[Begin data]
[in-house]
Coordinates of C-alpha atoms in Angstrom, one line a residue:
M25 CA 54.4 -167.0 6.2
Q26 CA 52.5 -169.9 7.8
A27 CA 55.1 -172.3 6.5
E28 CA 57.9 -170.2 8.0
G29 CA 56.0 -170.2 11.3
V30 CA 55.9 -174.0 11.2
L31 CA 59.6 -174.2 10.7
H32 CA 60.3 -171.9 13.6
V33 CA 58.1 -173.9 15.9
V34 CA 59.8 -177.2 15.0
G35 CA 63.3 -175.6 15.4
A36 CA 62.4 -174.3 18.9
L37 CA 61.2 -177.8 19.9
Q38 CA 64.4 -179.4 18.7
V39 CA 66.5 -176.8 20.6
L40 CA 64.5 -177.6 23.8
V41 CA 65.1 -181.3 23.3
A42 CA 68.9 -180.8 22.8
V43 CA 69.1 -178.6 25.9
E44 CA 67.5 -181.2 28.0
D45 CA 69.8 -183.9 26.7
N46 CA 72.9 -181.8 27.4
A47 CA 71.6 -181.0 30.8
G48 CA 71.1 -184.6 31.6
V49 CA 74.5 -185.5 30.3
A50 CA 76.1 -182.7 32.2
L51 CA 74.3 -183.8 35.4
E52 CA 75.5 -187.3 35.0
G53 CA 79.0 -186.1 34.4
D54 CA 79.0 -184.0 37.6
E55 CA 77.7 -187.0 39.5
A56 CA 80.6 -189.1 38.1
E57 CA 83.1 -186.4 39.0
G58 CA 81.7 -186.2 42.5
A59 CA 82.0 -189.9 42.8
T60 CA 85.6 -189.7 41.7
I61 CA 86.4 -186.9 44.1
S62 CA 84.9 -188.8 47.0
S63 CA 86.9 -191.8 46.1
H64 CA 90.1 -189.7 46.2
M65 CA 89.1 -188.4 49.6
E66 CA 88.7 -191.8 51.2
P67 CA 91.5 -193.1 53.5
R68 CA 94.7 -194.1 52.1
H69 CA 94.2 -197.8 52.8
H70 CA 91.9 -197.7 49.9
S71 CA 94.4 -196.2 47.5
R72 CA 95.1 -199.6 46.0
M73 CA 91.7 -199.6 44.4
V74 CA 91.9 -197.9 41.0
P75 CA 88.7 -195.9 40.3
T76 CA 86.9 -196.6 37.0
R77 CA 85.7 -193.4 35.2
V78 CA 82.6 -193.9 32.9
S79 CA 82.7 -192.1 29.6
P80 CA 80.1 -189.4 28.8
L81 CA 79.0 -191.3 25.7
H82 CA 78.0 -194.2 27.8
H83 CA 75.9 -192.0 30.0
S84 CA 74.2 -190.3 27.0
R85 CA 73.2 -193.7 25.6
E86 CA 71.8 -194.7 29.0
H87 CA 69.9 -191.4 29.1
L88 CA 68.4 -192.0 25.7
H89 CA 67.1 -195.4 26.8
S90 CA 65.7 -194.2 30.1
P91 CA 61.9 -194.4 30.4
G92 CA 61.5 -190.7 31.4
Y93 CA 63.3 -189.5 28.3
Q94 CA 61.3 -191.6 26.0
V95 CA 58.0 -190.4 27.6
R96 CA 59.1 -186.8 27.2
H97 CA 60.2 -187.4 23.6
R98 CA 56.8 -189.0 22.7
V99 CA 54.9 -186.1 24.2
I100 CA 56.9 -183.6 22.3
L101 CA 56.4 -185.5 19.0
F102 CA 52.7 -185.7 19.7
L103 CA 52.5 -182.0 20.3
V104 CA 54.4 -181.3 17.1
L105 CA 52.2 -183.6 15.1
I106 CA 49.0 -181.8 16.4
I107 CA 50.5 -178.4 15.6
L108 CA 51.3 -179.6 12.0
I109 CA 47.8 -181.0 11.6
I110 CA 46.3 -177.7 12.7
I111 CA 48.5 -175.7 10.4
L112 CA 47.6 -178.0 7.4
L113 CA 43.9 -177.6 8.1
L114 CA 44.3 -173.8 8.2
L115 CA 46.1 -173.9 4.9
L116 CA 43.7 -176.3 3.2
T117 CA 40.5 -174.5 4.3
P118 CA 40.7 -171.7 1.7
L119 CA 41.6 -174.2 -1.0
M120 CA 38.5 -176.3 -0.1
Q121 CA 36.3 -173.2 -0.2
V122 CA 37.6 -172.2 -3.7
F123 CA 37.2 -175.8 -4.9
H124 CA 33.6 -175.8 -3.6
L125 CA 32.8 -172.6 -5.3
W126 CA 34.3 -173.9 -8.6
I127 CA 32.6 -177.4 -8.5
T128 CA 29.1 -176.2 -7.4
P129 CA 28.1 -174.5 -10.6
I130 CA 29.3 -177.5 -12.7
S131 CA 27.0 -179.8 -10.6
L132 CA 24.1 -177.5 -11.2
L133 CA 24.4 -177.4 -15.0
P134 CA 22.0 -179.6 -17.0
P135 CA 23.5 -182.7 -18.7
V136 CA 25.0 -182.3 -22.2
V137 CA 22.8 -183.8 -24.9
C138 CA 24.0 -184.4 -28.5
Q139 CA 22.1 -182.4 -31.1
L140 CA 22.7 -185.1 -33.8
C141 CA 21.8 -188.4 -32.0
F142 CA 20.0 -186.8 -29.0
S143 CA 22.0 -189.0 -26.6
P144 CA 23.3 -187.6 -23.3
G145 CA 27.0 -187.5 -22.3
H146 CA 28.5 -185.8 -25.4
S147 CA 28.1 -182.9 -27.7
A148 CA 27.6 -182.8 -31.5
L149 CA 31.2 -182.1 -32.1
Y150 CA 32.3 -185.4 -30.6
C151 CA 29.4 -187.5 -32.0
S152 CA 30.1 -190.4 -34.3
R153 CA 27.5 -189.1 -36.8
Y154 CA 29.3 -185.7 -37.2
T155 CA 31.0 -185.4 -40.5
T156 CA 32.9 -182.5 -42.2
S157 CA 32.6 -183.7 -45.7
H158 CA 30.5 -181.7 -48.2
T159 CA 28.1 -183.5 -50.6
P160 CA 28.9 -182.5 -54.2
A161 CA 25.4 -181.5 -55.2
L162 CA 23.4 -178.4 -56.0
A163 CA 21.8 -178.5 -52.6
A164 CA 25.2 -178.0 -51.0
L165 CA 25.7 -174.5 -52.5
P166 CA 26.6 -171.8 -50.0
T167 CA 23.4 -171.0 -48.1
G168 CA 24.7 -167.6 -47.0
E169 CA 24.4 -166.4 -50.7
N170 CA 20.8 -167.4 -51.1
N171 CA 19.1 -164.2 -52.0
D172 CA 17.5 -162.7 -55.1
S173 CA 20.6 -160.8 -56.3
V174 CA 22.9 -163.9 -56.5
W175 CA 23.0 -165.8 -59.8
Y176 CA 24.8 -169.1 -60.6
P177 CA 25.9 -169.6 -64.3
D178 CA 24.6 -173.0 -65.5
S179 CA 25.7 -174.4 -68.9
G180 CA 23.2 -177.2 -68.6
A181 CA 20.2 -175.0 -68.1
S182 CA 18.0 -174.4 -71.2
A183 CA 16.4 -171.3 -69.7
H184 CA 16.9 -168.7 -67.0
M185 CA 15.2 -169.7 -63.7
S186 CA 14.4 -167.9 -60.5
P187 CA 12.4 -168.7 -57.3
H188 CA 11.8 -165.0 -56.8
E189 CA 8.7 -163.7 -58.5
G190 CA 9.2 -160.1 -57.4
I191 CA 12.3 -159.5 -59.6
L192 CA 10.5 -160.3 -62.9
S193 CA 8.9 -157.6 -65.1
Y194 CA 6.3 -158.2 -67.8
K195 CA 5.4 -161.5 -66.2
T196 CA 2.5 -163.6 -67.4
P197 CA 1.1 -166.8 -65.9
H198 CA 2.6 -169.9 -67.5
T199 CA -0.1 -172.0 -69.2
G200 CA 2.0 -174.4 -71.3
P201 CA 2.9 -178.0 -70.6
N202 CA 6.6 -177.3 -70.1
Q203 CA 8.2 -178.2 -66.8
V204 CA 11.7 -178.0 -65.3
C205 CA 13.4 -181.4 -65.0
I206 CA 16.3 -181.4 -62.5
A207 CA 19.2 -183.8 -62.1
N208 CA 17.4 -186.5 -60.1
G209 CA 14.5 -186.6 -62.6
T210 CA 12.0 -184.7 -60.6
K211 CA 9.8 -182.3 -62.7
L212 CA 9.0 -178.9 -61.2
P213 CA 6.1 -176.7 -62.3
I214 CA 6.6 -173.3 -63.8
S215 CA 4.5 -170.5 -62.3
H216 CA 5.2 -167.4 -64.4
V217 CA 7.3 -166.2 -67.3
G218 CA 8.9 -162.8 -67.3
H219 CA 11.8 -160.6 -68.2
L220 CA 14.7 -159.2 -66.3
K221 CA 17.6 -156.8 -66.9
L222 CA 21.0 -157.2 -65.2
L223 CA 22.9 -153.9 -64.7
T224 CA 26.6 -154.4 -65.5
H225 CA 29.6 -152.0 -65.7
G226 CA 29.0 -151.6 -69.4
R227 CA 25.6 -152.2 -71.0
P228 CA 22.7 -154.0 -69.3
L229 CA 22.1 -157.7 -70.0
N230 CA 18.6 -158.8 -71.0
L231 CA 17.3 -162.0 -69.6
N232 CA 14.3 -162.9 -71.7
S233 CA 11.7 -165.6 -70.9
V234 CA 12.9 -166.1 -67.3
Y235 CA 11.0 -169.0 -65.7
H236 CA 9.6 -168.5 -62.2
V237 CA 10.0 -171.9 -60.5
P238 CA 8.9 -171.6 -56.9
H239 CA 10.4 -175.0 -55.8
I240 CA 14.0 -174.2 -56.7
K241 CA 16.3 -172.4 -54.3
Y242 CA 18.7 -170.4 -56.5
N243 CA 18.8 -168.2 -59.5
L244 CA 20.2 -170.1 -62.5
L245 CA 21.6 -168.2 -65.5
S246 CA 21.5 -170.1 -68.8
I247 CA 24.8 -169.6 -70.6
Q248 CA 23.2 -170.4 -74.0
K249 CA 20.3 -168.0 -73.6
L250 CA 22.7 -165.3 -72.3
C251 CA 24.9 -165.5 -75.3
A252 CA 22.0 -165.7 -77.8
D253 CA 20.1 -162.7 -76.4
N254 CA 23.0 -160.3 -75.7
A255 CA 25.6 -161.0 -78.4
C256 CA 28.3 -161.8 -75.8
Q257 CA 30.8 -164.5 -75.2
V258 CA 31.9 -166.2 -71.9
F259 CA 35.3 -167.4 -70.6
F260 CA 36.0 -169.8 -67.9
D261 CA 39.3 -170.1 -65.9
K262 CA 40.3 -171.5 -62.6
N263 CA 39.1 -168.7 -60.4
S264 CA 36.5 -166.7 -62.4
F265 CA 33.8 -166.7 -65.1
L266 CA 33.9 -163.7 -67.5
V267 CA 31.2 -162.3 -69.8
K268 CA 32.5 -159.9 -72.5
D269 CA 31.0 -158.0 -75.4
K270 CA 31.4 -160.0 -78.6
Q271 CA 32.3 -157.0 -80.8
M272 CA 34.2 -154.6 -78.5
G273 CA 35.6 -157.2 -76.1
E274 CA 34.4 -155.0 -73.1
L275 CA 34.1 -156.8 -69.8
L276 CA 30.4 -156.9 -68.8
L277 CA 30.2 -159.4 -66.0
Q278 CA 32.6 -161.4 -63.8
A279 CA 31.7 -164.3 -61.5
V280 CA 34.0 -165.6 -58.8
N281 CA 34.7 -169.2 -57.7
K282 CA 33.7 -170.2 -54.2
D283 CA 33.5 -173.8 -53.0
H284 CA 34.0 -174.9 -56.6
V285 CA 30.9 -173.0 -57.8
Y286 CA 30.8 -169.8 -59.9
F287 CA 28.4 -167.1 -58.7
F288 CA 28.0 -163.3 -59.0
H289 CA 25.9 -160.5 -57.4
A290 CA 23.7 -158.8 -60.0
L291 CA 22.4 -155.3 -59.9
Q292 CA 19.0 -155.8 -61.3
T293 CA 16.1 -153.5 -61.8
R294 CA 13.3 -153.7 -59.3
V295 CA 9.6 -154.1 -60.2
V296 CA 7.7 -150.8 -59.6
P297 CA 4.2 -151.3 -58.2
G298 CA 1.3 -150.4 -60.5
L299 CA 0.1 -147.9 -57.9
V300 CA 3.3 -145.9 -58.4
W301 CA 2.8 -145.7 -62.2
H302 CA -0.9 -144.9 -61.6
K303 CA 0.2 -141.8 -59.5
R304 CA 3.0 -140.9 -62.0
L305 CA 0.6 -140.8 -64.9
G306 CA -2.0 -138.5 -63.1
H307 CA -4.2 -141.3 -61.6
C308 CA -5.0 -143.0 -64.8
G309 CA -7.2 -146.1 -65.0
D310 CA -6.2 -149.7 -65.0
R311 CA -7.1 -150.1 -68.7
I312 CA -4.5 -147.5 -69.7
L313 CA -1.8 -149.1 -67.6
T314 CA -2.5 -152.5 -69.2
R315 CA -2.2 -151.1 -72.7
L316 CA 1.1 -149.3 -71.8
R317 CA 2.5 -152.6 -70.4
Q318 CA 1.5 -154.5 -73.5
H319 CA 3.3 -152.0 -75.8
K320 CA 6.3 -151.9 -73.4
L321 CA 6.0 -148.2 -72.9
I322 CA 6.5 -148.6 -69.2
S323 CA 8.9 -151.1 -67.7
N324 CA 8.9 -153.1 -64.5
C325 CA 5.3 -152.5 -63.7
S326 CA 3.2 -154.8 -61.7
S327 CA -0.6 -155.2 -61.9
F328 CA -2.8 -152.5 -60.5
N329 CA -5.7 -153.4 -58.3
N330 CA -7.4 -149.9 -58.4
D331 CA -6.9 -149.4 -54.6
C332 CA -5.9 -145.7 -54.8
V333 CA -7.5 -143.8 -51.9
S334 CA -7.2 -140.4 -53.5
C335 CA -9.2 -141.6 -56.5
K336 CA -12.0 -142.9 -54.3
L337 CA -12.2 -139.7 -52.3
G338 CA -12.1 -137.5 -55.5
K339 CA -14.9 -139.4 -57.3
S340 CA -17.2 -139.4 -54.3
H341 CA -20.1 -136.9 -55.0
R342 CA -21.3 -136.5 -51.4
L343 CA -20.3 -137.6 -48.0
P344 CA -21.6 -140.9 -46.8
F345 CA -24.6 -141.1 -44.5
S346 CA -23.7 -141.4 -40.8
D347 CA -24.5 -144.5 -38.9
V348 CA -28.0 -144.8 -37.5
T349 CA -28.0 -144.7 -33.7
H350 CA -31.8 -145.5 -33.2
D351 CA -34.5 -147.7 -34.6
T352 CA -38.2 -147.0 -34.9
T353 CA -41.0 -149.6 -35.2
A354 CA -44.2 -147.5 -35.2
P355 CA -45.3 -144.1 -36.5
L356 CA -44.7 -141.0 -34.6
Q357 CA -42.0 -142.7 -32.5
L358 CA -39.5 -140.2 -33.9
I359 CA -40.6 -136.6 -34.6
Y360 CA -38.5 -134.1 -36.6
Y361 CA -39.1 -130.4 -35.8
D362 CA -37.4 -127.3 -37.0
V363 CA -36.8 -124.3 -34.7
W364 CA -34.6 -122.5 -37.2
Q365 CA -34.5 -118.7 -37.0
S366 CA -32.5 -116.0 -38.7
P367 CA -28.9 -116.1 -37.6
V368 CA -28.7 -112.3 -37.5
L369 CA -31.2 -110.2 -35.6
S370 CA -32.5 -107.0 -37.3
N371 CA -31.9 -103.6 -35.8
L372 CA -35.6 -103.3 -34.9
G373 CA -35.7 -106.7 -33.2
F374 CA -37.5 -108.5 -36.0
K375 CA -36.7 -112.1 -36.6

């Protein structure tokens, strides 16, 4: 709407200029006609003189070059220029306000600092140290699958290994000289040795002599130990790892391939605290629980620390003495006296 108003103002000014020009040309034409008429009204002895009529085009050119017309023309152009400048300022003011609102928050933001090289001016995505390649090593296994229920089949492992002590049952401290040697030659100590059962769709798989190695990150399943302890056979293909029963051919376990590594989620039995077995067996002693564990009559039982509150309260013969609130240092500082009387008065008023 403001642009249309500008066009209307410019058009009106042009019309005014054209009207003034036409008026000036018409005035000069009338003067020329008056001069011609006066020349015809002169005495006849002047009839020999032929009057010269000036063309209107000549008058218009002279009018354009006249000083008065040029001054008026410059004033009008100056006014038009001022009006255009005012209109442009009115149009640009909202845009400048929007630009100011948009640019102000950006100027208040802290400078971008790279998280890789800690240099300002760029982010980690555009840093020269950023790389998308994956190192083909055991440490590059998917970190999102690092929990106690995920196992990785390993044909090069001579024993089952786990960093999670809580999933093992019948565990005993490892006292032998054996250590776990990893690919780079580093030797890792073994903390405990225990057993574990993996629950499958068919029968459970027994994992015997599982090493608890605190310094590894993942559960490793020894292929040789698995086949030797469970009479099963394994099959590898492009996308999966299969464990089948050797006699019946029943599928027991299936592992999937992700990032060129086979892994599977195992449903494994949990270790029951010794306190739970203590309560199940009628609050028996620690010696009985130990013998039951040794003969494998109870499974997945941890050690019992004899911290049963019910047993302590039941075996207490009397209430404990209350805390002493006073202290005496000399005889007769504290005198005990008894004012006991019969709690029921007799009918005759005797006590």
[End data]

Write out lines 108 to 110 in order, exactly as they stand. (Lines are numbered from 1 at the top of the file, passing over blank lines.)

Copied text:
I130 CA 29.3 -177.5 -12.7
S131 CA 27.0 -179.8 -10.6
L132 CA 24.1 -177.5 -11.2